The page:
Yesterday, I provided an outline of the Consumer Financial Protection Bureau's (CFPB's) Regulatory Agenda for 2013. As if on cue, the CFPB has accommodated us today with the first of its forthcoming issuances. This pertains to the Final Rule regarding Ability-to-Repay, which leaves the Final Rule issuances this month for Loan Originator Compensation, Mortgage Servicing, and Requirements for Escrow Accounts.
The Dodd-Frank Wall Street Reform and Consumer Protection Act (Dodd-Frank Act) required that, for residential mortgages, creditors must make a reasonable and good faith determination based on verified and documented information that the consumer has a reasonable ability to repay the loan according to its terms. It also established a "presumption" of compliance for a certain category of mortgages, which was called “qualified mortgages” or "QMs." These provisions are similar, but not identical to, the Federal Reserve Board's (FRB's) 2008 rule and cover the entire mortgage market rather than simply higher-priced mortgages. The FRB proposed a rule to implement the new statutory requirements before authority passed to the CFPB to finalize the rule.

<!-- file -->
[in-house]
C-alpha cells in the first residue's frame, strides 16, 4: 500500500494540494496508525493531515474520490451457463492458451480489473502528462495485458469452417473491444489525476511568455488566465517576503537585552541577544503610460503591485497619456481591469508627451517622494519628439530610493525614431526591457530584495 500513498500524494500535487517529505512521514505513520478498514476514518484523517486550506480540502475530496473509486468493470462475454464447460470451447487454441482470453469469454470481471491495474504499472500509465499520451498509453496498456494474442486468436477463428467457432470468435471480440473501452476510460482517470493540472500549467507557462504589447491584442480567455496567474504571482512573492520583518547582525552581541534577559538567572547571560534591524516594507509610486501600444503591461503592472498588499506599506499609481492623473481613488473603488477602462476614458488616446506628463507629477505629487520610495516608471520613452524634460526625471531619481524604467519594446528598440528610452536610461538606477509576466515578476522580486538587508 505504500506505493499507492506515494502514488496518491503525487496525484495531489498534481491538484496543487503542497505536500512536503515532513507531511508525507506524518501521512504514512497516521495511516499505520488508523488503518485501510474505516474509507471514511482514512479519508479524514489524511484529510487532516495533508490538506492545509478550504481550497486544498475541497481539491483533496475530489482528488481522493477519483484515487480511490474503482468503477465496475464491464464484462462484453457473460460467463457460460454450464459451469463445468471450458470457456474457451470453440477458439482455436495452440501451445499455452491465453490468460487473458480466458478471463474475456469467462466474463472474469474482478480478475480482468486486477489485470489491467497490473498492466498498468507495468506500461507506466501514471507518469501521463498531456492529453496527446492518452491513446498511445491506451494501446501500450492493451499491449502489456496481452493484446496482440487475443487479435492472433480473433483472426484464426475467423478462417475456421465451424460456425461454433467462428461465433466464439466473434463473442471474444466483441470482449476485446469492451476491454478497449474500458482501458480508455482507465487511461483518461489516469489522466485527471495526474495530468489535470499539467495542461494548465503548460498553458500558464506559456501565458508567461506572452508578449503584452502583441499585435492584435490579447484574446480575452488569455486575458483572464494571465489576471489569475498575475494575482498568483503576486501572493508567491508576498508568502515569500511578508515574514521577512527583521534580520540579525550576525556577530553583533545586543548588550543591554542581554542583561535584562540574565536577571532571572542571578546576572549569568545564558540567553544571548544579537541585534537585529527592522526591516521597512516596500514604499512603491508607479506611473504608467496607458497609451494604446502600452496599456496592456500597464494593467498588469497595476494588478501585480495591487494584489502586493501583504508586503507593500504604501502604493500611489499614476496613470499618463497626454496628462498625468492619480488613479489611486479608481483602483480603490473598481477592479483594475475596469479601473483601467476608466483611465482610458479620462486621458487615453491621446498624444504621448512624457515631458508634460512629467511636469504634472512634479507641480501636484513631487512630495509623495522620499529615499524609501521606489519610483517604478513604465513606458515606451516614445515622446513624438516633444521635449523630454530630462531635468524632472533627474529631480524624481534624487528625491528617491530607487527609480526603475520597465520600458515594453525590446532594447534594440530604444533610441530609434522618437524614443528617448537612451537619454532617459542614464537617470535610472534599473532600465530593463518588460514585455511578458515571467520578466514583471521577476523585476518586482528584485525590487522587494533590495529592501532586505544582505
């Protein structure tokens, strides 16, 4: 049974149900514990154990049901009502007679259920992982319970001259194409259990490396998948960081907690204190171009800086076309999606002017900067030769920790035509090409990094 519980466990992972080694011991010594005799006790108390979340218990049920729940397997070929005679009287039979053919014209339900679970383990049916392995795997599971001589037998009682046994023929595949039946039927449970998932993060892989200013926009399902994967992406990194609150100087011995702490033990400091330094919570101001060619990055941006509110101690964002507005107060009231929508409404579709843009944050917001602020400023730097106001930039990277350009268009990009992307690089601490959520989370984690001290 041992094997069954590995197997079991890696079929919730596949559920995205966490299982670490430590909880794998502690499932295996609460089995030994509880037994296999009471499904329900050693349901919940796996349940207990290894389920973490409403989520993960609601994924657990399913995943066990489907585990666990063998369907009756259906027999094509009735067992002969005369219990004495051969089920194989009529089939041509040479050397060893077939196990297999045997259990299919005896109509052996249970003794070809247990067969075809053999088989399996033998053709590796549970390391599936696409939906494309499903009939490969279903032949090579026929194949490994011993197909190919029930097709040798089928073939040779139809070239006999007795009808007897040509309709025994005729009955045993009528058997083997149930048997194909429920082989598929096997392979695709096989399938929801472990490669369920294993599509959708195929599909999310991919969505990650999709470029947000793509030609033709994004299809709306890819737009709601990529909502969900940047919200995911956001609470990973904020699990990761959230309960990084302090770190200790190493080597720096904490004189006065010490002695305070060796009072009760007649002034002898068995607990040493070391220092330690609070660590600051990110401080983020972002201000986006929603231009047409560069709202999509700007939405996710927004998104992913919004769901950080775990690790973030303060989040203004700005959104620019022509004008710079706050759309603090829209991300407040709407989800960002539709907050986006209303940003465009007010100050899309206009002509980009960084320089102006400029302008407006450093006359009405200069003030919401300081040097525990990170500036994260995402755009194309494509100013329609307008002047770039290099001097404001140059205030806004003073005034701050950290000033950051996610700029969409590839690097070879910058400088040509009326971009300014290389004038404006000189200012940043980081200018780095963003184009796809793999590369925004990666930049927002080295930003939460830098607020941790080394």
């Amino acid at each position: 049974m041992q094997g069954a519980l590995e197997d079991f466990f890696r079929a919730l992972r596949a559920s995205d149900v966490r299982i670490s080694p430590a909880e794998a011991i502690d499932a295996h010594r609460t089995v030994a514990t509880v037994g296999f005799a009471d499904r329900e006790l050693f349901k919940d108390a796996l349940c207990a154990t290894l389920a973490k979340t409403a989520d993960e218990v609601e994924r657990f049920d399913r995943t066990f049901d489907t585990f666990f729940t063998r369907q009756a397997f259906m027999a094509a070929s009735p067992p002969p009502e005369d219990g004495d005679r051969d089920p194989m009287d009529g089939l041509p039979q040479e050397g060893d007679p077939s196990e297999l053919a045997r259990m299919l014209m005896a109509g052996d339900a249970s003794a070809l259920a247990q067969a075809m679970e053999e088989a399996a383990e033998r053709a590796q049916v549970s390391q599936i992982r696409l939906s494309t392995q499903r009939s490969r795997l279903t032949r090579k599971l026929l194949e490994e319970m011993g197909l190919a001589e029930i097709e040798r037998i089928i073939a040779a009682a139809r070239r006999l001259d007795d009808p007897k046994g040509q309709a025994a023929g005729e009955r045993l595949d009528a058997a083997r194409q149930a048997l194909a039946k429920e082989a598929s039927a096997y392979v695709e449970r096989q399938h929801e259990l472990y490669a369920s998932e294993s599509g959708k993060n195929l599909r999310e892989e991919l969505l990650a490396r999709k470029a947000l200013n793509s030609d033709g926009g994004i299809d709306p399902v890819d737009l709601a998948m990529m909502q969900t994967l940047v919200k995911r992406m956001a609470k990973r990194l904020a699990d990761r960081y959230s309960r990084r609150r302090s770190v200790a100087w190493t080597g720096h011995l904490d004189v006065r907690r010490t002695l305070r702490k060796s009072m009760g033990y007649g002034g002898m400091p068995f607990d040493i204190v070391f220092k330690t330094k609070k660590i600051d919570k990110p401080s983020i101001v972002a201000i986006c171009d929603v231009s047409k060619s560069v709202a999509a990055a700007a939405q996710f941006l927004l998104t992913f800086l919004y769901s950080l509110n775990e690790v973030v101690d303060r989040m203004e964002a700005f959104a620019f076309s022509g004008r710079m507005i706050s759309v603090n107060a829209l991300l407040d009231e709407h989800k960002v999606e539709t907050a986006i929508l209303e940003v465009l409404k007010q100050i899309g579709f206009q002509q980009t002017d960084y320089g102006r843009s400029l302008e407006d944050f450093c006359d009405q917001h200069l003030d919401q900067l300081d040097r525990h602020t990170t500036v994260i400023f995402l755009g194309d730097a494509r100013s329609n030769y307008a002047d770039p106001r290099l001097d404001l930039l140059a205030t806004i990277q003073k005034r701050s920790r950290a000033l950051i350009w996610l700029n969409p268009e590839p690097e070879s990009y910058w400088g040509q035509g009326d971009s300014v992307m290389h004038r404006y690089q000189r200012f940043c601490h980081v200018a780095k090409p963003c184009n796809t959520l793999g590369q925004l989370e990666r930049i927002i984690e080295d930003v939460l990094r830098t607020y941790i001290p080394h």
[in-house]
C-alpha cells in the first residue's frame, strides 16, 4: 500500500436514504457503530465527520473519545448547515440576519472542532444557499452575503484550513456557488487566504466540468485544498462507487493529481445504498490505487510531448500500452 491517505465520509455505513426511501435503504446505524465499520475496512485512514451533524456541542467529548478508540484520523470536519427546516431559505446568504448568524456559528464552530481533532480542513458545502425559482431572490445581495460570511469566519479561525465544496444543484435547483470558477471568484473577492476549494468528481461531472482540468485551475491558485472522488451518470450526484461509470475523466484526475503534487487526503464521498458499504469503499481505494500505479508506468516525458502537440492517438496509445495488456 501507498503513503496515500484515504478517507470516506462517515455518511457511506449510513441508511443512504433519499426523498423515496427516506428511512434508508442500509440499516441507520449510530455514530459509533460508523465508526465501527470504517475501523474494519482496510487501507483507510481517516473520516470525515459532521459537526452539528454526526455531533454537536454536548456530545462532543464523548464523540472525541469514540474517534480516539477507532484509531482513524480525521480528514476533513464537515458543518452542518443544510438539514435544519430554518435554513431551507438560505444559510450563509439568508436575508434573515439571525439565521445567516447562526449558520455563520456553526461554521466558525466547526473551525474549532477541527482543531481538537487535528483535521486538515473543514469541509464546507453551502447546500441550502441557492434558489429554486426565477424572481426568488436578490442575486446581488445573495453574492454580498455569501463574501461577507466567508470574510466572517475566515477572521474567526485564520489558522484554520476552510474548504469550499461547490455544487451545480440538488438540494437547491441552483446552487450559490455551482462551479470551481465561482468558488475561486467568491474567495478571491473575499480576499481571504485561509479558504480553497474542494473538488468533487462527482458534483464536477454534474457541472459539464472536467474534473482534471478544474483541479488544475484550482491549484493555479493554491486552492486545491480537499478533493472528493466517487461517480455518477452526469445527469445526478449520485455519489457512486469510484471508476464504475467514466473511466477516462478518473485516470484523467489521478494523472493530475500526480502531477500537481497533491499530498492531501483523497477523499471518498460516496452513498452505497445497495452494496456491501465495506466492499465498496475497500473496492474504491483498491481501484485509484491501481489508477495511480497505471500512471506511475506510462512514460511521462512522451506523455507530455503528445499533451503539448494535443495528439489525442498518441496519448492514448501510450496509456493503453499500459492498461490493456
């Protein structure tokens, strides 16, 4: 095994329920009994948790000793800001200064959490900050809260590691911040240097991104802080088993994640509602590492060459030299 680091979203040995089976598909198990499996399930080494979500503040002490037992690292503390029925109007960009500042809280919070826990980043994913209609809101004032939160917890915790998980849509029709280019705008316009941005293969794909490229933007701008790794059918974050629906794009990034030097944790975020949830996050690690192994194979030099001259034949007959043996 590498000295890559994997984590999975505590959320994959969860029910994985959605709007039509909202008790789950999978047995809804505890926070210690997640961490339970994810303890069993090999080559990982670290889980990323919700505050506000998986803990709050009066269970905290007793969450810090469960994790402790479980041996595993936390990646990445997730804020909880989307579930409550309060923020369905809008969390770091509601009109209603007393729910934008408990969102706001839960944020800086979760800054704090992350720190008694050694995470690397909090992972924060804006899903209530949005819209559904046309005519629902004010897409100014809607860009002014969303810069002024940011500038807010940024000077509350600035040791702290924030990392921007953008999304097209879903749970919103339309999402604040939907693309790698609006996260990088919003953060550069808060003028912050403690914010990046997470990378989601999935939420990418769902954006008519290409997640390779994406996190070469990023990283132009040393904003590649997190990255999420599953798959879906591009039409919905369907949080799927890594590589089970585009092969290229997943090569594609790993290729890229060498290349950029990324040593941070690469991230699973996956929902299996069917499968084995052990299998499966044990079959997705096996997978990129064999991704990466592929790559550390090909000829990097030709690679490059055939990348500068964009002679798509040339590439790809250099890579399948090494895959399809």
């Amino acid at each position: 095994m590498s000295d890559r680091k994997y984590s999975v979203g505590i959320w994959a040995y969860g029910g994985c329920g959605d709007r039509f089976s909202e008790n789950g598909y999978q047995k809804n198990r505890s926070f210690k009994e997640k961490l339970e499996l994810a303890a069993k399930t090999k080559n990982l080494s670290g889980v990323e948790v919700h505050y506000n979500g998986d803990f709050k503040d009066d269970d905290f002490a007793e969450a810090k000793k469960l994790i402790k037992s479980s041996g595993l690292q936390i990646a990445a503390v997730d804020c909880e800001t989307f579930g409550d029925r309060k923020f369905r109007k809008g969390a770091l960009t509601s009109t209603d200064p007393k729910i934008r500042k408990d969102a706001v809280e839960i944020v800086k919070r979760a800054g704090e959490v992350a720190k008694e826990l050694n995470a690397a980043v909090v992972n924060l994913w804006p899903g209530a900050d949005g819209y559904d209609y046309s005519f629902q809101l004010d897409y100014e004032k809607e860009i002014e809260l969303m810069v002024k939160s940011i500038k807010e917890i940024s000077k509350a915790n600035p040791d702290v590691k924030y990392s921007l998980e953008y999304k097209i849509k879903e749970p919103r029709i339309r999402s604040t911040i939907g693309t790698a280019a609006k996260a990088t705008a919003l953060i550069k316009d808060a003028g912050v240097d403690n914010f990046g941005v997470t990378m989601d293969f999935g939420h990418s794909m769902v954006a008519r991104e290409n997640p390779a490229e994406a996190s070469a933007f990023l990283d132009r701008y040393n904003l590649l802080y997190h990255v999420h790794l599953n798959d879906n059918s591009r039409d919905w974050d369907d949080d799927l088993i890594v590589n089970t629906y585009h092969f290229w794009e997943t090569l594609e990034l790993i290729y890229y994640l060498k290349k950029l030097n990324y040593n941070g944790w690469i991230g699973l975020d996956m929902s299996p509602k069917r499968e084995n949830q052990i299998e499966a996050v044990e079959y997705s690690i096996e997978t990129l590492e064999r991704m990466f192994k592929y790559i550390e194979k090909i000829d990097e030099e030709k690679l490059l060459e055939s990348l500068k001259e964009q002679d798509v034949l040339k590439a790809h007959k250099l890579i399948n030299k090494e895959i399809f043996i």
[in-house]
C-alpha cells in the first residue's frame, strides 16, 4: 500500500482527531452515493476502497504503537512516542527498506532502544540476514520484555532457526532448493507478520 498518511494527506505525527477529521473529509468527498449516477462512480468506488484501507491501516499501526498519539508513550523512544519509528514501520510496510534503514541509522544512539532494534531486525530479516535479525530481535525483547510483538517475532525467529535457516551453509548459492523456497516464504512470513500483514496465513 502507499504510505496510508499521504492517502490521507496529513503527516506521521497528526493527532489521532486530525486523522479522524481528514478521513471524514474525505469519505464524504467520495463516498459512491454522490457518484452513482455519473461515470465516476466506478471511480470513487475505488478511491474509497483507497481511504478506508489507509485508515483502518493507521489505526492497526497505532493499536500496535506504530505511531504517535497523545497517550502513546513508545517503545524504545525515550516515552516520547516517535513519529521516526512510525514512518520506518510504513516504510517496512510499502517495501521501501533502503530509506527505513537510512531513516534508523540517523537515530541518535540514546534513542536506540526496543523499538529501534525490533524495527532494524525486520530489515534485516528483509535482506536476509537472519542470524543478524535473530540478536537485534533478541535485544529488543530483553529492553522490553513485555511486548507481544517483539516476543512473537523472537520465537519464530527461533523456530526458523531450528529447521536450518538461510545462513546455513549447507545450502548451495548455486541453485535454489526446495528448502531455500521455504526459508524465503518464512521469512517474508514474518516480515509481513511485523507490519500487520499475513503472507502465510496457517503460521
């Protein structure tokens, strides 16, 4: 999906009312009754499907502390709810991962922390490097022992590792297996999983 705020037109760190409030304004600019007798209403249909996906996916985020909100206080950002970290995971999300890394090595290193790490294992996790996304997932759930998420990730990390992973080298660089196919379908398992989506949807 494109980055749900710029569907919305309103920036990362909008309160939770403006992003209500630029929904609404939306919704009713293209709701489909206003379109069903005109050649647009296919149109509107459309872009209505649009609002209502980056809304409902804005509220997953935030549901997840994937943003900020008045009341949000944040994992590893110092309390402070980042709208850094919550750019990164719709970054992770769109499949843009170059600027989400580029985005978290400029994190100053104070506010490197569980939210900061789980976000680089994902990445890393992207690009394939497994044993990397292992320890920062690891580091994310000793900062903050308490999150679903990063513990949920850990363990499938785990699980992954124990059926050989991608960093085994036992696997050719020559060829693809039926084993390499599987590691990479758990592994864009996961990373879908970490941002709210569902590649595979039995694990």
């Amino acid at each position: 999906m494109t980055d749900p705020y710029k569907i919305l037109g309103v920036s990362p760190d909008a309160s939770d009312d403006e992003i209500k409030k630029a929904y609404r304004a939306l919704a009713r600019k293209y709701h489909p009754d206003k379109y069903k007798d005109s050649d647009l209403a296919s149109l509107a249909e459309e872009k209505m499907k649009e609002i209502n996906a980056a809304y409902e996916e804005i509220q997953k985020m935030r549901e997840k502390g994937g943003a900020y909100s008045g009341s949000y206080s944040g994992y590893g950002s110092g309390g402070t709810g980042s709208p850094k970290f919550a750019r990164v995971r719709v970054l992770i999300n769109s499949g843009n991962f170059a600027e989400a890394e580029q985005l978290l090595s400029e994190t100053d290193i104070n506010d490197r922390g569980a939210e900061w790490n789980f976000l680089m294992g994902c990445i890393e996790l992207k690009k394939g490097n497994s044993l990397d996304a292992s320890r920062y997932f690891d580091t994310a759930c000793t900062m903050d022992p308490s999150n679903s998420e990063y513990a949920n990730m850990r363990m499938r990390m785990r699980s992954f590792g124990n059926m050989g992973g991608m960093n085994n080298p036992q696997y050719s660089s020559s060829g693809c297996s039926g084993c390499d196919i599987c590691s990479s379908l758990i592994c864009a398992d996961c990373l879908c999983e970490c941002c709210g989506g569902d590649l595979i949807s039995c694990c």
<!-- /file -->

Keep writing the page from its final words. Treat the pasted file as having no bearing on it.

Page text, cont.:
In this article, I would like to mention the premises used as the reasons for an Ability-to-Repay rule (ATR). Then I will outline the essential features of ATR, followed by a review of the "Qualified Mortgage." Finally, I will provide a general summation in order to provide some context with respect to the Final Rule's implementation.
IN THIS ARTICLE
Premises for Ability-to-Repay
What is Ability-to-Repay?
What is the Qualified Mortgage?
Types of Qualified Mortgages
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